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Our Threatened Freedom

Are Sports Becoming A Threat To Our Freedom? (03:33)

R.J. Rushdoony

Transcript:

R.J. Rushdoony: 00:01 Are sports becoming a threat to us? This is R.J. Rushdoony with a report on our threatened freedom. I have always enjoyed sports. I can remember my excitement as a boy in watching my first big league game. As Americans, we are very prone to a delight in sports, but not to the extremes of some countries. For us, a game is a game, fun, but not much more than that. In recent years, however, there have been developments on the sports scene which may in time create an ugly backlash against these really good games. For the past 15 years, some baseball, football, basketball, and hockey teams have been provided with publicly owned facilities built specifically for them at the tax payers’ expense. Of the 80 stadiums and arenas housing the nearly 100 big league teams, according to Inquiry magazine, about two thirds have been built at the taxpayers’ expense.

R.J. Rushdoony: 01:10 These stadiums and arenas are not only a tremendous expense to the taxpayer, but are often scandal tainted in their construction. Their costs are astronomical, some are badly located and poorly constructed, and the main beneficiaries are the owners of the sports teams. These owners are already extremely wealthy, but we pay for their benefit a considerable amount of taxes.

R.J. Rushdoony: 01:40 If sports are entitled to public housing at the taxpayers’ expense, why not other activities? Why not provide free barbershops for all barbers? Plush facilities for a modest rental fee. After all, virtually all males use barber shops so that they serve more people than do the big league sports.

R.J. Rushdoony: 02:05 About 50% to 60% of all Americans go to church. Should we build churches with tax funds? Restaurants provide a very much needed public service and their costs are high and their life expectancy not too good. Should we subsidize restaurant construction and maintenance? Of course, the big league teams pay a rent for the use of the stadiums and arenas. This amount is small, usually 5% to 6% of the gate receipts. With the frequent condition that this payment is valid only after a minimum attendance figure is reached. Are you paying only 5% to 6% of your income for house rent or house payments? Are you excused from payments if your income drops below a certain amount? Why then do we have to pay to provide housing for big league sports? I like sports, but not on my tax bills.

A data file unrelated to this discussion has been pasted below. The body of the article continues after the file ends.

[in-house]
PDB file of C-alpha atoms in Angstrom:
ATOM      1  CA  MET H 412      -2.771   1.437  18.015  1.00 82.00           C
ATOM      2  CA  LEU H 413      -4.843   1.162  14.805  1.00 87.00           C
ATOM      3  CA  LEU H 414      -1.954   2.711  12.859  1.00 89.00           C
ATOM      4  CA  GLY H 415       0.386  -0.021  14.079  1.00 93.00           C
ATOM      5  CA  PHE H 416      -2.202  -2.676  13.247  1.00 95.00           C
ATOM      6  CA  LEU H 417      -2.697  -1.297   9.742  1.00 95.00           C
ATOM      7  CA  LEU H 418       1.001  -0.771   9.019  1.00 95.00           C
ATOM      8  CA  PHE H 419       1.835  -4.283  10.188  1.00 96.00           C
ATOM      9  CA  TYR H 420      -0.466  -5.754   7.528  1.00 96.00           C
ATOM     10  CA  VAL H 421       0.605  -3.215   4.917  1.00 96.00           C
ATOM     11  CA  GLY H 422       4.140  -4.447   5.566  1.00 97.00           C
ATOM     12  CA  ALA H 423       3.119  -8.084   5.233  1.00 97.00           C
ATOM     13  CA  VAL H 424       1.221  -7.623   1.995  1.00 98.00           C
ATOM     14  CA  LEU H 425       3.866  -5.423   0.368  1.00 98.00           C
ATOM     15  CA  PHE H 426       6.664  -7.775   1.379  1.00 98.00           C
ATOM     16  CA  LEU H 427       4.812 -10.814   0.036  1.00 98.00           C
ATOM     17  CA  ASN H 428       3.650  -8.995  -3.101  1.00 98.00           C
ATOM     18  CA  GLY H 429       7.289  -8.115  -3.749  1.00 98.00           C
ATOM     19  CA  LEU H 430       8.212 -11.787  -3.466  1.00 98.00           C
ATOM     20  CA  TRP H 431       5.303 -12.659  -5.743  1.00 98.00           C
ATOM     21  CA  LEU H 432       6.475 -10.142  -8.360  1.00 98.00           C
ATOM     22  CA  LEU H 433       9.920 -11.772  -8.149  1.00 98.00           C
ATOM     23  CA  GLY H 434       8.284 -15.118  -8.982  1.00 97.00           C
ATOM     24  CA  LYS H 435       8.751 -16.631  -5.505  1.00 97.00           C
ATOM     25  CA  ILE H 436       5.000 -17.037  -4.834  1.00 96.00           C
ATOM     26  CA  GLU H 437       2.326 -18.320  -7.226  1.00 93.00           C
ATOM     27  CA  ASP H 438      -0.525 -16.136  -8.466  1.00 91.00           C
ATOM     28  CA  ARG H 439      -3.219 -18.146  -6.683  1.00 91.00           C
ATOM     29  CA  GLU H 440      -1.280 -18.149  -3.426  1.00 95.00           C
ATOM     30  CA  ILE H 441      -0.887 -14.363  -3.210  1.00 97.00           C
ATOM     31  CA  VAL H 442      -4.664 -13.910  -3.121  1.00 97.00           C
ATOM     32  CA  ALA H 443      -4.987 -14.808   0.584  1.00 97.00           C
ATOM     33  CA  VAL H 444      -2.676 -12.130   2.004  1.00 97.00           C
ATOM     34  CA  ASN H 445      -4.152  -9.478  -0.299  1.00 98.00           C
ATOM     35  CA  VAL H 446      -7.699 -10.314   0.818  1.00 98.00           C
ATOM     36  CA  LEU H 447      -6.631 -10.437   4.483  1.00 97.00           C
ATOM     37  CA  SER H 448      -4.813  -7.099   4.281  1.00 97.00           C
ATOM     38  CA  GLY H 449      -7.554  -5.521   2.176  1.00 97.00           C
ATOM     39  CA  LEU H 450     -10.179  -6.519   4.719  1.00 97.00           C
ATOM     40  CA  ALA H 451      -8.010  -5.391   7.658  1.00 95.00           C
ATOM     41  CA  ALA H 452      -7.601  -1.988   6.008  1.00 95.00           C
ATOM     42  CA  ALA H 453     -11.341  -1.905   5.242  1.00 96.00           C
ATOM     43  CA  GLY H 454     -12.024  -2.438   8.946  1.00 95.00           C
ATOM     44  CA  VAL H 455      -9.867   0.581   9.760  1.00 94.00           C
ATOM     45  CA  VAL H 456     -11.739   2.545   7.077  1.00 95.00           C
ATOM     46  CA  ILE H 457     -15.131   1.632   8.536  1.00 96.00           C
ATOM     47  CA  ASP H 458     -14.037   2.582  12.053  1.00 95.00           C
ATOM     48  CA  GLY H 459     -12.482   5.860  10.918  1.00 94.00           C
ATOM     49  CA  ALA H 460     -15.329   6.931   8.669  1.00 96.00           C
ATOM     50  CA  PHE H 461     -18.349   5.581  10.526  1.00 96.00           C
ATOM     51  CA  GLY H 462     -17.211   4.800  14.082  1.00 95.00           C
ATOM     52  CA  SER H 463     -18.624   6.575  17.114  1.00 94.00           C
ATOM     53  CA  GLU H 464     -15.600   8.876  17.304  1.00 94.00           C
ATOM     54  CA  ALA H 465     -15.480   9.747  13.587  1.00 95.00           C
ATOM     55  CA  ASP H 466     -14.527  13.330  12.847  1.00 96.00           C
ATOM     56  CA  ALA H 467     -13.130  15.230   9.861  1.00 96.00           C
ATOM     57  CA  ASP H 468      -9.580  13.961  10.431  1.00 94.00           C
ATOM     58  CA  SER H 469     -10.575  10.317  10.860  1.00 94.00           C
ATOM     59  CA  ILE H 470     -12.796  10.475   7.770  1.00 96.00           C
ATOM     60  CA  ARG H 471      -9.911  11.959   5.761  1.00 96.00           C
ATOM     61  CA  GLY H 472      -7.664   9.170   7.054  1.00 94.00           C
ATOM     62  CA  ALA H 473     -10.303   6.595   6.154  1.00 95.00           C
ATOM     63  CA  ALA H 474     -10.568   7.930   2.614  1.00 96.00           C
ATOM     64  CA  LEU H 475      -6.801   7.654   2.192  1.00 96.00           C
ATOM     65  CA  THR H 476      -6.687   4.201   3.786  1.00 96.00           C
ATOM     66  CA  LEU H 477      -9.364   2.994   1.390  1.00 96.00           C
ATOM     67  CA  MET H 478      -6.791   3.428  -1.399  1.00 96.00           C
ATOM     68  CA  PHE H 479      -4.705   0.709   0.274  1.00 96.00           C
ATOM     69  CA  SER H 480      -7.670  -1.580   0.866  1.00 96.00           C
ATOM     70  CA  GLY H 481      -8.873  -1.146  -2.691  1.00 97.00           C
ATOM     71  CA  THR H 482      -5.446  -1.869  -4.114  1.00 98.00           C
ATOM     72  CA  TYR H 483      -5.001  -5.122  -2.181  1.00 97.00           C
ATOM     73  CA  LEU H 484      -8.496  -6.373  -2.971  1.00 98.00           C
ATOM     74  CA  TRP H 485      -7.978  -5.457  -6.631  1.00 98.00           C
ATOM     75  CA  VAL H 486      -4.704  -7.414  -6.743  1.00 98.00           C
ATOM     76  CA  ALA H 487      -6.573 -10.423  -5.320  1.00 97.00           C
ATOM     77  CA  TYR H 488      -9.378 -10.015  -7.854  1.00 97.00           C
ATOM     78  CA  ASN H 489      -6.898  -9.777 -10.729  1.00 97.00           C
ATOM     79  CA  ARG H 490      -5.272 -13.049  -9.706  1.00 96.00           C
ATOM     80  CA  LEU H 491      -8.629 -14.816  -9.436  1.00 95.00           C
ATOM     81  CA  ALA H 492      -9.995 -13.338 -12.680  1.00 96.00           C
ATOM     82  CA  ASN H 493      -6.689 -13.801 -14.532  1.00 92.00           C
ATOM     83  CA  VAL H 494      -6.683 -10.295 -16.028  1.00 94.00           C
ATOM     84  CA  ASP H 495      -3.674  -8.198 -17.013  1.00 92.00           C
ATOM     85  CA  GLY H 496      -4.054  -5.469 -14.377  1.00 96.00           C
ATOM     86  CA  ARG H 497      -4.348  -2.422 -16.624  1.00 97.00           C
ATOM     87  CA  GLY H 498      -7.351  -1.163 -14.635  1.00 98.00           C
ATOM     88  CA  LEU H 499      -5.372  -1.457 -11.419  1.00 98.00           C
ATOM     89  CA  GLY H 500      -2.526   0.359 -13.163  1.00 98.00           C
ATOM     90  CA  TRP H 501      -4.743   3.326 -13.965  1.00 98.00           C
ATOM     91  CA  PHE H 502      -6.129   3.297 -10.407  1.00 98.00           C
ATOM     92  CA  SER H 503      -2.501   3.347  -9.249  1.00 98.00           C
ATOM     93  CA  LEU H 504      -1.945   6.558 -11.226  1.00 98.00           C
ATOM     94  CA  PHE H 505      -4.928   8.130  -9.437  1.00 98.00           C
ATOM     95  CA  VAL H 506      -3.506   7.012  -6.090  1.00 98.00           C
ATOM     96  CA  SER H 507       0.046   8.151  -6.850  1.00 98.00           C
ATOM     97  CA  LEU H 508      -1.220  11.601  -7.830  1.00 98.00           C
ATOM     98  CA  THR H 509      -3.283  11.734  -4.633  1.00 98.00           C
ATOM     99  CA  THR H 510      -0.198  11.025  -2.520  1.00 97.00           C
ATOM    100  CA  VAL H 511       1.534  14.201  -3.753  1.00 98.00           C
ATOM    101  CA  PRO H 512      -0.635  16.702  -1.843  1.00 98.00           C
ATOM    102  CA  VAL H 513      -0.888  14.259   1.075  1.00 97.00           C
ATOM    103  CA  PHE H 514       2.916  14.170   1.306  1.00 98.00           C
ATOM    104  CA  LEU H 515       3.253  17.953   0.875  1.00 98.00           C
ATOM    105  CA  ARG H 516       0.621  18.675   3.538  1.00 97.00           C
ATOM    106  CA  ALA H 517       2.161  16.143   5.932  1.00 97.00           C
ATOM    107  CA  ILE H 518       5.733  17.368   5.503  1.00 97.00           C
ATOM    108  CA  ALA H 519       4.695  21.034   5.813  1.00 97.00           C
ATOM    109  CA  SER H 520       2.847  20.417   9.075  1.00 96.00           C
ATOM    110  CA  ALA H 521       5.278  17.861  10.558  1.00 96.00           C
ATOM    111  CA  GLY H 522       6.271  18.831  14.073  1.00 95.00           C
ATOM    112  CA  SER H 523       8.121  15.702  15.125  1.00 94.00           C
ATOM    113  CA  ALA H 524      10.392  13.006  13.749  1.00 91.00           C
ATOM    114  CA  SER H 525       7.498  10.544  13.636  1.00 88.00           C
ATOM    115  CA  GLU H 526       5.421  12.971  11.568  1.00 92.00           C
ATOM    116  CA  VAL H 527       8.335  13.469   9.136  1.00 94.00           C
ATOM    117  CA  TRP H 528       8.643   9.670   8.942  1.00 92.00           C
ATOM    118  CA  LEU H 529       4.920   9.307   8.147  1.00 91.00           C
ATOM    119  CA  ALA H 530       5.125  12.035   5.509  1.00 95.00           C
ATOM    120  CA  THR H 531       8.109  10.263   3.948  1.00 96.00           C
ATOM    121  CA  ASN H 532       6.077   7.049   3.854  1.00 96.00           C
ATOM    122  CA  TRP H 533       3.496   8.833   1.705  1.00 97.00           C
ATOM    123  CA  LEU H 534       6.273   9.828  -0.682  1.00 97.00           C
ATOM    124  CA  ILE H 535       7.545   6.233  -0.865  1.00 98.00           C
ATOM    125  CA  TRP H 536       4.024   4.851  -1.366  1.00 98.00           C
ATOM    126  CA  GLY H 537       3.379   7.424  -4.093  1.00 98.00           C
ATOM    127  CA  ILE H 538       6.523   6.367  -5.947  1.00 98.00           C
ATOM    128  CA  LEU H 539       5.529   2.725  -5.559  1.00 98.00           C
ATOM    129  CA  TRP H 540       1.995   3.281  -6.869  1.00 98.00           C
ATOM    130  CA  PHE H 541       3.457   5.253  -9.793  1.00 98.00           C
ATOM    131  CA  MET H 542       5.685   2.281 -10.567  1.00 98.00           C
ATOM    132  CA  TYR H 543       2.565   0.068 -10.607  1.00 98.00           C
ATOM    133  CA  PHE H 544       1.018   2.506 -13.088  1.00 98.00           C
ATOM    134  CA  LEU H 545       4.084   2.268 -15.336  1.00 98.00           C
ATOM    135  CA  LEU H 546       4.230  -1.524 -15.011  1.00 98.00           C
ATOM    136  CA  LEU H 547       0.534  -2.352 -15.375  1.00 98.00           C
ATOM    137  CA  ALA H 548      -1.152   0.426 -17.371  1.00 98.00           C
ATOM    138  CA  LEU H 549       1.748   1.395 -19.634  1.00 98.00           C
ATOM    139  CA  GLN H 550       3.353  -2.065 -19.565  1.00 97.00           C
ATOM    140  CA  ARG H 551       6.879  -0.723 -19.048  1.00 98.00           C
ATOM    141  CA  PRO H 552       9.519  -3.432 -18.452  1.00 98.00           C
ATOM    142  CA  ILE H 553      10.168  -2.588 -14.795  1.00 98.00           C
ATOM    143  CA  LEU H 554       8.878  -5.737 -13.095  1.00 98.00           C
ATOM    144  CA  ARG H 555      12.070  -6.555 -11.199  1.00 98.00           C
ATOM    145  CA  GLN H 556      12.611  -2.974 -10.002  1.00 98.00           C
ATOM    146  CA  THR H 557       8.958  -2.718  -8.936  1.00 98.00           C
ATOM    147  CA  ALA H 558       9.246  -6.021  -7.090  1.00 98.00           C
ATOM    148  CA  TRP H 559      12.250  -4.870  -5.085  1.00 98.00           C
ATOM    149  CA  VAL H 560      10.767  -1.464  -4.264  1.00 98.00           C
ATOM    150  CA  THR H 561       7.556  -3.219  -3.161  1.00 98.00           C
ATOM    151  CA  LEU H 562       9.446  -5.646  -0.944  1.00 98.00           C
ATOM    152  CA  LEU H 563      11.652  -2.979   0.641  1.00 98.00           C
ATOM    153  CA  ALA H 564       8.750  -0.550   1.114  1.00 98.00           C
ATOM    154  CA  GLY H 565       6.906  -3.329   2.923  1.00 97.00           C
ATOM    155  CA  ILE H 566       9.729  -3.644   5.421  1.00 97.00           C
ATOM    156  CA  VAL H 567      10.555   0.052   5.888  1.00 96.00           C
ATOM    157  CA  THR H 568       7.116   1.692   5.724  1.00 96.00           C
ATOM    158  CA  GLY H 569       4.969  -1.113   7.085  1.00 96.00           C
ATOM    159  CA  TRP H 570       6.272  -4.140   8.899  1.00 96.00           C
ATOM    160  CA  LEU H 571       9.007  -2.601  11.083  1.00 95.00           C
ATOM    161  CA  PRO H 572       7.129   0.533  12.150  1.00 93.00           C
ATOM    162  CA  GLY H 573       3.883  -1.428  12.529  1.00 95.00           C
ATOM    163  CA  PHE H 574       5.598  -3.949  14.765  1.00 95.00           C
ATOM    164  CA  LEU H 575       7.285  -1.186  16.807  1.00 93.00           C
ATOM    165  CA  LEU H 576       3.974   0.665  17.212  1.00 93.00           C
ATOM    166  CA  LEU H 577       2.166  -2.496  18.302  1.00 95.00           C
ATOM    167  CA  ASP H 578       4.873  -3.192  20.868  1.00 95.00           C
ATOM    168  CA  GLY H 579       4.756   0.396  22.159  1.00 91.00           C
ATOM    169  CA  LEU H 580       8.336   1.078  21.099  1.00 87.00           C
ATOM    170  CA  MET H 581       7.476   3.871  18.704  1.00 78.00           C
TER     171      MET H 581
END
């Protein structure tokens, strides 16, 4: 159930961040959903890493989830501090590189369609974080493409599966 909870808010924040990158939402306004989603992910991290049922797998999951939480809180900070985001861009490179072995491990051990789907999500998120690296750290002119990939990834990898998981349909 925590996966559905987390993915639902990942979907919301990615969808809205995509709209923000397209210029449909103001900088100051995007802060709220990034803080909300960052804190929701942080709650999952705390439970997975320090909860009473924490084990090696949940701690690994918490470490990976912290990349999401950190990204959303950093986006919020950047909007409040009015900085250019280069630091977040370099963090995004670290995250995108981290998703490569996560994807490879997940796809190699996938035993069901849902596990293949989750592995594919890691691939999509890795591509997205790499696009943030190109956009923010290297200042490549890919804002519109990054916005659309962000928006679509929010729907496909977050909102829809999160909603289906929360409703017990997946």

R.J. Rushdoony: 03:09 In brief, the kinds of things our taxes now subsidize are not only ridiculous, but dangerous to our freedom. When the modest income tax payer is subsidizing wealthy, big league teams in housing, something is seriously wrong and needs altering. This has been R.J. Rushdoony on a report on our threatened freedom.

 

Rev. R.J. Rushdoony (1916–2001), was a leading theologian, church/state expert, and author of numerous works on the application of Biblical law to society. He started the Chalcedon Foundation in 1965.  His Institutes of Biblical Law (1973) began the contemporary theonomy movement which posits the validity of Biblical law as God’s standard of obedience for all. He therefore saw God’s law as the basis of the modern Christian response to the cultural decline, one he attributed to the church’s false view of God’s law being opposed to His grace. This broad Christian response he described as “Christian Reconstruction.”  He is credited with igniting the modern Christian school and homeschooling movements in the mid to late 20th century. He also traveled extensively lecturing and serving as an expert witness in numerous court cases regarding religious liberty. Many ministry and educational efforts that continue today, took their philosophical and Biblical roots from his lectures and books.

Learn more about R.J. Rushdoony by visiting: https://chalcedon.edu/founder